Friday, September 30, 2022

Andy Young: The value of utility words

By Andy Young

During a major league baseball career that ran from 1965 to 1976, Cesar Tovar played 469 games in center field, 394 in left field, 227 at third base, 215 at second base, and 207 as a right fielder. On Sept. 22, 1968, he played one inning at every position on the diamond for the Minnesota Twins in a 2-1 victory over the Oakland A’s, in the process playing errorless ball defensively, scoring one of his team’s two runs, stealing a base, and, in his one inning as a pitcher, striking out future Hall of Famer Reggie Jackson. Tovar was truly the embodiment of a terrific utility player.

Venezuelan player Cesar Tovar built his
career on his versatility on the baseball
diamond and once played at every position 
for an inning in a Major League game.
It’s been years since I’ve paid much attention to professional baseball. But I haven’t forgotten the value of people – and things - capable of filling more than one role. These days it’s words (rather than athletes) with multiple uses that I find captivating. And according to a website that documents such things, there are 54 words in the English language that can serve properly as a noun, a verb, an adjective, or an adverb.

Take “well,” for example. It can be a noun (“Oh, no! The well has run dry”), a verb (“I watched tears well up in her eyes”), an adjective (Charlie says he is well), or an adverb (I’m not the greatest swimmer, but I run well).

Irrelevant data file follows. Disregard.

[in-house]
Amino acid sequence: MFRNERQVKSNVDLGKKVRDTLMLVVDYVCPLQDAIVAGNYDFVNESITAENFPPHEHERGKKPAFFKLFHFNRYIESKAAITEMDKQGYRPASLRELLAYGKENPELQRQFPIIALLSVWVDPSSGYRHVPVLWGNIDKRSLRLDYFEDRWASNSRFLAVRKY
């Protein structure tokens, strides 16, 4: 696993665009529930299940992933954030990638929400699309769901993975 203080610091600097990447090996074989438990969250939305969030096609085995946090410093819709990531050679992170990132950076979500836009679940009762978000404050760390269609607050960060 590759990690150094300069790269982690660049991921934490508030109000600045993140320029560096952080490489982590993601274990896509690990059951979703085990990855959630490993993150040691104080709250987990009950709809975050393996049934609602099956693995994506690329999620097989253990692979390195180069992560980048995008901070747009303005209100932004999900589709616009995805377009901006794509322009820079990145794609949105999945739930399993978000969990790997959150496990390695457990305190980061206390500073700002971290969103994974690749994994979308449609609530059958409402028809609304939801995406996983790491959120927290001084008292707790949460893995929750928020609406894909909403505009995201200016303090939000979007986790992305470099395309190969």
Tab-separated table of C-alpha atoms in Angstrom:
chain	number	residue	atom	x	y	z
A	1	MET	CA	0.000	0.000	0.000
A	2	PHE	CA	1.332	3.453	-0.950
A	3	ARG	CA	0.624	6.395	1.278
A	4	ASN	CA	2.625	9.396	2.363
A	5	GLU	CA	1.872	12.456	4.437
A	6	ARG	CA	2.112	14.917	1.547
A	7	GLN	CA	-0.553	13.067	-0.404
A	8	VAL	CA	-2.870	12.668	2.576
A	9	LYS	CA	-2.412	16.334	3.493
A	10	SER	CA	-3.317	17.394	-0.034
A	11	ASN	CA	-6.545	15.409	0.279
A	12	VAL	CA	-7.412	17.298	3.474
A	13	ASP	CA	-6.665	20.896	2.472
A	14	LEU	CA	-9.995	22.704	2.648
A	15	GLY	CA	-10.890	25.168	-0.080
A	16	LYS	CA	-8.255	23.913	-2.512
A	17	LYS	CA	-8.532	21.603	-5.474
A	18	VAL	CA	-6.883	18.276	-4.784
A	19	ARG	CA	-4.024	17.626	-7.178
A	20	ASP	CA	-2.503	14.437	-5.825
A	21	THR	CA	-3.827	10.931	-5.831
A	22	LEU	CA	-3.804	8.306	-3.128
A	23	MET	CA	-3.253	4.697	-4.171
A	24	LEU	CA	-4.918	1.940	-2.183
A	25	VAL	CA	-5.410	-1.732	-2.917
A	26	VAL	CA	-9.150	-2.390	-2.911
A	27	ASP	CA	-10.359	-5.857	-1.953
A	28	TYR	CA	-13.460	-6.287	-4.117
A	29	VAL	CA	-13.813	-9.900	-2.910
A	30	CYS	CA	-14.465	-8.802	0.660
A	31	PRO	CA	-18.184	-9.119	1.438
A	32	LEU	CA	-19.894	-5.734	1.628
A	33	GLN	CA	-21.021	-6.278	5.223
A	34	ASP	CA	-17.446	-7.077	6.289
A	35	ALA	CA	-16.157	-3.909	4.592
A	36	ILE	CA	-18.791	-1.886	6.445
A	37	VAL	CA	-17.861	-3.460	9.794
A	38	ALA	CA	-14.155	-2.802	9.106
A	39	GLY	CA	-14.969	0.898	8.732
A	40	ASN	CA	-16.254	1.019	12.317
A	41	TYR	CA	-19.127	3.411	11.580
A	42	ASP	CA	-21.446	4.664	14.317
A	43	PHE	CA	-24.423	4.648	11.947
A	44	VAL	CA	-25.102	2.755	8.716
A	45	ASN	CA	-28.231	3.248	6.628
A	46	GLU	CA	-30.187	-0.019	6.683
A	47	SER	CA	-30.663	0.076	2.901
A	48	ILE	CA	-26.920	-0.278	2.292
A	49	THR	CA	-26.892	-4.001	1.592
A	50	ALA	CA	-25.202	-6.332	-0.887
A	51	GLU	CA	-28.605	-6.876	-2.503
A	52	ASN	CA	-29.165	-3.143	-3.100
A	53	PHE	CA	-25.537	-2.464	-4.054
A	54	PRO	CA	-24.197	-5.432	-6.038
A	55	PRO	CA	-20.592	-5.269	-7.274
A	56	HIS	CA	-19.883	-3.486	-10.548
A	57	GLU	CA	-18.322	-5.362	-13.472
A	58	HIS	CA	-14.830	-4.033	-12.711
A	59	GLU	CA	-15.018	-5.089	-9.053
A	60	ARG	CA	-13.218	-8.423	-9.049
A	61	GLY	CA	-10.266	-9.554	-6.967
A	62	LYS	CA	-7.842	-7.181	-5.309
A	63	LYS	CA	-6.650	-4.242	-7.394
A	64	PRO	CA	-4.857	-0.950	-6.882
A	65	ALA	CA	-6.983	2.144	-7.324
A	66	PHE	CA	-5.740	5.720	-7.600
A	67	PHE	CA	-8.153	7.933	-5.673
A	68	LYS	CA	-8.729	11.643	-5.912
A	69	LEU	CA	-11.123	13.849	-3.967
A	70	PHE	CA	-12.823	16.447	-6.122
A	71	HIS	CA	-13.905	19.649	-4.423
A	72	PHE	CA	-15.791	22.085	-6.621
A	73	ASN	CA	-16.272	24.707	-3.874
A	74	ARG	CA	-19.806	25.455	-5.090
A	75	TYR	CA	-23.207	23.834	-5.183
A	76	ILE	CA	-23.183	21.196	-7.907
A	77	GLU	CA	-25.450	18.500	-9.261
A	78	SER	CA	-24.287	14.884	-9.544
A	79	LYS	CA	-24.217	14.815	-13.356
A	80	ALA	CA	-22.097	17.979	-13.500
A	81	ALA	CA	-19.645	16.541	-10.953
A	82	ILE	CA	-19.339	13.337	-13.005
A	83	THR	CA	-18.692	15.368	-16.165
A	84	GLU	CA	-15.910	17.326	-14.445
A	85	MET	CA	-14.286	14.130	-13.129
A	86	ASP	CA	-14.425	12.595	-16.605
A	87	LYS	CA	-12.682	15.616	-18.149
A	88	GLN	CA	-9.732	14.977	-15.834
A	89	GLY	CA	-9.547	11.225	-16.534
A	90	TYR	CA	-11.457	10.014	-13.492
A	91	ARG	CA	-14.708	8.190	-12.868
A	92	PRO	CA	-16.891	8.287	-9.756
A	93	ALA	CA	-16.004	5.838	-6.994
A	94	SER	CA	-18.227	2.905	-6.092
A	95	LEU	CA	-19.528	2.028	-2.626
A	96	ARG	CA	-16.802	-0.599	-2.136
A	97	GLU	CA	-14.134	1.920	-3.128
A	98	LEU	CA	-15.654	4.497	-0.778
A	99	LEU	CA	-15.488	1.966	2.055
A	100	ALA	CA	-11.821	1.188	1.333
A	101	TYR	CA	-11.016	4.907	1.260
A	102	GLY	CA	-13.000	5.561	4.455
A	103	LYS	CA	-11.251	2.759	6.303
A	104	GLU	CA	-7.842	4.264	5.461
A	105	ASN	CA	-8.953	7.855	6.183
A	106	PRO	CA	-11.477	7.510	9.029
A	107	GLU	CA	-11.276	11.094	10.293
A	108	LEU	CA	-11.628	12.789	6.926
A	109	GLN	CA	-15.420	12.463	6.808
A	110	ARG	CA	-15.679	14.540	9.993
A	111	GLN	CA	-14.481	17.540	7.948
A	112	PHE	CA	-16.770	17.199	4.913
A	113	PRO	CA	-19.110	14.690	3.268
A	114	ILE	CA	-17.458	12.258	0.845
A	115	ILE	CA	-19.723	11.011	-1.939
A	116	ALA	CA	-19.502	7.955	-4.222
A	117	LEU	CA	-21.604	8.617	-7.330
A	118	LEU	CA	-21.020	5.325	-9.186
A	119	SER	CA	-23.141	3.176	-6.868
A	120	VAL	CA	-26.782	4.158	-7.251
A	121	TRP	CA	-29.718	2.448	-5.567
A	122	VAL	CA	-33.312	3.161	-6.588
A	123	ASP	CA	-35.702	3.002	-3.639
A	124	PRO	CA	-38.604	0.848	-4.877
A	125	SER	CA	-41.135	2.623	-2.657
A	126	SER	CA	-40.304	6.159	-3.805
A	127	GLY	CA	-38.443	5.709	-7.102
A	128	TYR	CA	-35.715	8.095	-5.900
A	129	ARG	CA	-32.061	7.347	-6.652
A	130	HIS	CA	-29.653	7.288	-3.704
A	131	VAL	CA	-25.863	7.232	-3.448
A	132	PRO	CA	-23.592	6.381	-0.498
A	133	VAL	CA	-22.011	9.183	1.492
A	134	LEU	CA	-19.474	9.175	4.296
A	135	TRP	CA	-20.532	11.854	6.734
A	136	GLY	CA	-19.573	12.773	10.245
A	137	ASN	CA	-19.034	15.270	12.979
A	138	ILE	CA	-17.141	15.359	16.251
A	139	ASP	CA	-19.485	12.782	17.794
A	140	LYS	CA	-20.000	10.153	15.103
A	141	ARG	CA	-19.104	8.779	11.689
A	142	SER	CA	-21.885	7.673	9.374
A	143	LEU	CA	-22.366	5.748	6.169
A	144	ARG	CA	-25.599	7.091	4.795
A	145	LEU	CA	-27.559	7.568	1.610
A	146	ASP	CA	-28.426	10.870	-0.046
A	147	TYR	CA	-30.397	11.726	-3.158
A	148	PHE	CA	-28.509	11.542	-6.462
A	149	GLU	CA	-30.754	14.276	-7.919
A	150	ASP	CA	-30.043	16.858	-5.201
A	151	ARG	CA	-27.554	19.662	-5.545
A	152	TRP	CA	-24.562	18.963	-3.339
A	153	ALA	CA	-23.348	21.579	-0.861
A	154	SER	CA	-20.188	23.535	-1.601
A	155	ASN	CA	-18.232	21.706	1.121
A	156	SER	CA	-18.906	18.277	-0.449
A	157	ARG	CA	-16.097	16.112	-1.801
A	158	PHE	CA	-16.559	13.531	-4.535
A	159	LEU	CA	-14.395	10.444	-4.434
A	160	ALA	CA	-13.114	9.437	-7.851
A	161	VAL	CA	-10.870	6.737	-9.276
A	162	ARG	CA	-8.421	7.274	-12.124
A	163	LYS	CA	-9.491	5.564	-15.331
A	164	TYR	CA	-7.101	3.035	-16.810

Or imagine a midwinter conversation where one person responds to another’s request with, “I hear you loud and clear (ADV); you want me to clear (V) the windshield and then look through the clear (ADJ) glass to see if we’re in the clear (N).”

Some other examples: an individual with a strong back (N) can back (V) out of a parking space, go out the back (ADJ) door, or drift back (ADV) on a fly ball.

Those traveling light (ADV) and finding themselves in a dark laundromat would need to light (V) a candle so they could turn on a light (N) and prepare to do a light (ADJ) load of laundry.

Some tennis players perform best (ADV) when it’s hot out but are still unable to best (V) their country club’s best (ADJ) player, even when they play their best (N).

Follow this sound (ADJ) advice if you wish to stay safe and sound (ADV): sound (V) the alarm if you hear the sound (N) of glass breaking at 3 AM.

I shouldn’t have decided to cross (V) that cross (ADJ) street, because the police officer who stopped me for jaywalking was so cross (ADV) with me that I thought he’d nail me to a cross (N).

Knowing the Patriots would likely down (V) the Steelers, he felt so down (ADV) he went up the down (ADJ) staircase to his bedroom, wrapped himself in a quilt stuffed with goose down (N), and sulked.

That big stiff (N) made a speech that bored me stiff (ADV), so I ordered a stiff (ADJ) drink and left a big tip, since I would never stiff (V) a bartender.

Trying to tough (V) it out, the young tough (N) tried looking tough (ADV) as he chewed on an exceptionally tough (ADJ) piece of beef jerky.

Other utility words include square, round, still, fast, home, flush, right, wrong, long, and short.

But the long and short of it is that nothing can last (V) forever, not even Cesar Tovar’s distinguished baseball career. No American League team he played for ever came in last (ADV), but he played his last (ADJ) game in 1976. And of all the Venezuelans to ever play all nine positions in a game, he was the last (N). <

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